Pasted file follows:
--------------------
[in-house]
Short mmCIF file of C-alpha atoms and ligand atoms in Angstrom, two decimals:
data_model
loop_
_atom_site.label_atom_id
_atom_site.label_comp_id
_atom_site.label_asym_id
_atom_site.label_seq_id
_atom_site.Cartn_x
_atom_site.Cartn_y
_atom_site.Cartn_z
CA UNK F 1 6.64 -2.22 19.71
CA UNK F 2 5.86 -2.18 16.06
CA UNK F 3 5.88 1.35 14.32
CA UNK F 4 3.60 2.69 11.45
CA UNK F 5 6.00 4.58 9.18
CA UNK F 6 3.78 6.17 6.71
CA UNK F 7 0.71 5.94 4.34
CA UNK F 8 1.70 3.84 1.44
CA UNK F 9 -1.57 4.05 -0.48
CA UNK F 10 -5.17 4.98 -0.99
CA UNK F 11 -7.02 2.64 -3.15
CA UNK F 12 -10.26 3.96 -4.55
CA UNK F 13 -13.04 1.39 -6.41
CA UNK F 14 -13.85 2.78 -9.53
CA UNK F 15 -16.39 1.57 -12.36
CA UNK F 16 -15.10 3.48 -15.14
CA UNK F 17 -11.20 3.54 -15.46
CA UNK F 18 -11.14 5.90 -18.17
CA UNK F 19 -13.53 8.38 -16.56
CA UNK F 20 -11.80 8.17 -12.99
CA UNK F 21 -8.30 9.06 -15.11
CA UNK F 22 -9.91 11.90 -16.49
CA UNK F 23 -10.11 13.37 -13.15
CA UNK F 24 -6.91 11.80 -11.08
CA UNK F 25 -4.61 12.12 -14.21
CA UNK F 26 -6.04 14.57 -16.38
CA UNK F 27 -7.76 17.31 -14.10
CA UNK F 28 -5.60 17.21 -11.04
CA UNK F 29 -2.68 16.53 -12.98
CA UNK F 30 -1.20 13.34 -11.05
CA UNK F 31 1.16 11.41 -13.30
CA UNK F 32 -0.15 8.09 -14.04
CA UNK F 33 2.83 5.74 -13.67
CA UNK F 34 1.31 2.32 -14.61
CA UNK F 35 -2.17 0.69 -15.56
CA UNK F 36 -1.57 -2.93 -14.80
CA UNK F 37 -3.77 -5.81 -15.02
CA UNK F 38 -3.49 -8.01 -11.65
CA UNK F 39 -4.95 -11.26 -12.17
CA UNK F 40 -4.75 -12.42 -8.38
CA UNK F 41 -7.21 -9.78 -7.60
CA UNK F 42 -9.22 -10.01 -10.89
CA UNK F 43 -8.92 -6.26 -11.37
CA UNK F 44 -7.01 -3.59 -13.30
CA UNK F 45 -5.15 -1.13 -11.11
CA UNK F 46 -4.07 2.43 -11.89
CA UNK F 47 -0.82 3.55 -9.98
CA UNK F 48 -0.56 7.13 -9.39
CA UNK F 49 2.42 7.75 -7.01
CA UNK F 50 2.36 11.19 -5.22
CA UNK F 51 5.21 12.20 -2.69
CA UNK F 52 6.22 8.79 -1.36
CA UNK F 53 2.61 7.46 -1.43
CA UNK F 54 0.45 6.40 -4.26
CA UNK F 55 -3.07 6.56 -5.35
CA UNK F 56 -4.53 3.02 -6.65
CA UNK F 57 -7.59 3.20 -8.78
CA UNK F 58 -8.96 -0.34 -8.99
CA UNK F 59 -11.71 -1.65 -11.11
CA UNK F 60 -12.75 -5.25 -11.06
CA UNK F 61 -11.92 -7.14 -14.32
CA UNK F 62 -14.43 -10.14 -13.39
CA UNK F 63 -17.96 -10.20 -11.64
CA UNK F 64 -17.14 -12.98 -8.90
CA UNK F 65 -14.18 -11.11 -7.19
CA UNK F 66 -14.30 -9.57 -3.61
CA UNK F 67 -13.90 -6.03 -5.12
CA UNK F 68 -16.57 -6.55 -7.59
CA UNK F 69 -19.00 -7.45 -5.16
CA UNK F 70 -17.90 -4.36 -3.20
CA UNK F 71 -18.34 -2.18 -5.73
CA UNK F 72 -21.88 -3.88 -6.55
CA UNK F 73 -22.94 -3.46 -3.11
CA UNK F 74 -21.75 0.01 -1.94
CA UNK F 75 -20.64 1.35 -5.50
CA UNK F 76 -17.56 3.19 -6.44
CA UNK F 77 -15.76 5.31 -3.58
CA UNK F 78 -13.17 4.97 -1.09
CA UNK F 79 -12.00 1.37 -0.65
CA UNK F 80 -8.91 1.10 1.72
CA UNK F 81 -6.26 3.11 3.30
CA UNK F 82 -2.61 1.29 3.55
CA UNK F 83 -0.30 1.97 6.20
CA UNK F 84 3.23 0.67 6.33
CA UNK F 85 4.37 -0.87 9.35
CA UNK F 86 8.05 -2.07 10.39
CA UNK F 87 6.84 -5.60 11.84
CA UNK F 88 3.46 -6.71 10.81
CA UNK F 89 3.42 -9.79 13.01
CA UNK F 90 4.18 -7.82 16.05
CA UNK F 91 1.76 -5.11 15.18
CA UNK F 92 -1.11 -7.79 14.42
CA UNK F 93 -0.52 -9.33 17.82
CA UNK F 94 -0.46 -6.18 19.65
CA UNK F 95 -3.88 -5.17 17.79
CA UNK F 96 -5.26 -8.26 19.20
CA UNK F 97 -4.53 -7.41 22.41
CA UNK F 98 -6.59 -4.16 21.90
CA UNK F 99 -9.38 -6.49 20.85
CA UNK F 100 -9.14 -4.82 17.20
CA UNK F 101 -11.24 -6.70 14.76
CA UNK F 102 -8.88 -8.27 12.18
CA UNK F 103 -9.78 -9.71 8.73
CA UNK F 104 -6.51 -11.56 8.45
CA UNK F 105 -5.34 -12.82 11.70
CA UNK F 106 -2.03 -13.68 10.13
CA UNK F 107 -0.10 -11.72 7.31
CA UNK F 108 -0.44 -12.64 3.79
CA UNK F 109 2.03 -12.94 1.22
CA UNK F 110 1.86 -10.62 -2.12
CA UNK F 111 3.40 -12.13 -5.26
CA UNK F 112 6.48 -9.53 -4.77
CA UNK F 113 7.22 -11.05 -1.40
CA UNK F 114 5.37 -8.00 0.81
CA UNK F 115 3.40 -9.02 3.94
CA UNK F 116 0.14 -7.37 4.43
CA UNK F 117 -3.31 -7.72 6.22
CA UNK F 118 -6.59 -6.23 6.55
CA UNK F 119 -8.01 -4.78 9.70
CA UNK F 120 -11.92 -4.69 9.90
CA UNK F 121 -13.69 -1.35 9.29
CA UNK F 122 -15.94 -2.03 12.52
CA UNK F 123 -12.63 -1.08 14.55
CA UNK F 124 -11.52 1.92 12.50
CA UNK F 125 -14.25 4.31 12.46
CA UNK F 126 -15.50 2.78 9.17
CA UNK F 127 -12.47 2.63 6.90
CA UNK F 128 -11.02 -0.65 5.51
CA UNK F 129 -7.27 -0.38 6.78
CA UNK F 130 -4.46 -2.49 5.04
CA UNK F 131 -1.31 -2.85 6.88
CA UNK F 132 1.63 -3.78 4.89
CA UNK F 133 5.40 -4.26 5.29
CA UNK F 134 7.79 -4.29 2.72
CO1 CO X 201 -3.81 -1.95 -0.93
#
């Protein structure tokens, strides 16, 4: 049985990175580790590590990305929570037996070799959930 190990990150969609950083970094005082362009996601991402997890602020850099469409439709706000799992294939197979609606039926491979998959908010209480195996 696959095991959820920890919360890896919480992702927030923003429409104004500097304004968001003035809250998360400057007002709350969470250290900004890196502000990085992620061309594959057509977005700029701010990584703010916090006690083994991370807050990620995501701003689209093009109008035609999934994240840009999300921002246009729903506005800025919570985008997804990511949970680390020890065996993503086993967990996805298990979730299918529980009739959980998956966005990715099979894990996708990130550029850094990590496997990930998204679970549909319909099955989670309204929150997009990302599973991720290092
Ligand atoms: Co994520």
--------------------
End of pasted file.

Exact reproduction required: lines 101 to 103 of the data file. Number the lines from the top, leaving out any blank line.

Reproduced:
CA UNK F 90 4.18 -7.82 16.05
CA UNK F 91 1.76 -5.11 15.18
CA UNK F 92 -1.11 -7.79 14.42